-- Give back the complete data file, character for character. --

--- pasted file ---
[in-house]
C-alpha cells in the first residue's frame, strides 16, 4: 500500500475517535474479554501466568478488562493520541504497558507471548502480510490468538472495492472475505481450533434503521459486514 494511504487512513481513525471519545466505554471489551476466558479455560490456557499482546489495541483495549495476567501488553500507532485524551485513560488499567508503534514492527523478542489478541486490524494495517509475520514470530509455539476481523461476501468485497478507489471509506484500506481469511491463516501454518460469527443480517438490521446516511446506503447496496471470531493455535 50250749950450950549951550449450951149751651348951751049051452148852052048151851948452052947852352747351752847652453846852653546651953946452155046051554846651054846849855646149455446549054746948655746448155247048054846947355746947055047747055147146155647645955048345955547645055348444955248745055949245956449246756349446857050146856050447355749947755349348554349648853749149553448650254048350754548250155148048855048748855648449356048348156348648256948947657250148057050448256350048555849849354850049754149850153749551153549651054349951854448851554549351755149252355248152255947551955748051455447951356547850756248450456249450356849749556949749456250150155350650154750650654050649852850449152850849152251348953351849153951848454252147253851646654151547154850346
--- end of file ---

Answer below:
[in-house]
C-alpha cells in the first residue's frame, strides 16, 4: 500500500475517535474479554501466568478488562493520541504497558507471548502480510490468538472495492472475505481450533434503521459486514 494511504487512513481513525471519545466505554471489551476466558479455560490456557499482546489495541483495549495476567501488553500507532485524551485513560488499567508503534514492527523478542489478541486490524494495517509475520514470530509455539476481523461476501468485497478507489471509506484500506481469511491463516501454518460469527443480517438490521446516511446506503447496496471470531493455535 50250749950450950549951550449450951149751651348951751049051452148852052048151851948452052947852352747351752847652453846852653546651953946452155046051554846651054846849855646149455446549054746948655746448155247048054846947355746947055047747055147146155647645955048345955547645055348444955248745055949245956449246756349446857050146856050447355749947755349348554349648853749149553448650254048350754548250155148048855048748855648449356048348156348648256948947657250148057050448256350048555849849354850049754149850153749551153549651054349951854448851554549351755149252355248152255947551955748051455447951356547850756248450456249450356849749556949749456250150155350650154750650654050649852850449152850849152251348953351849153951848454252147253851646654151547154850346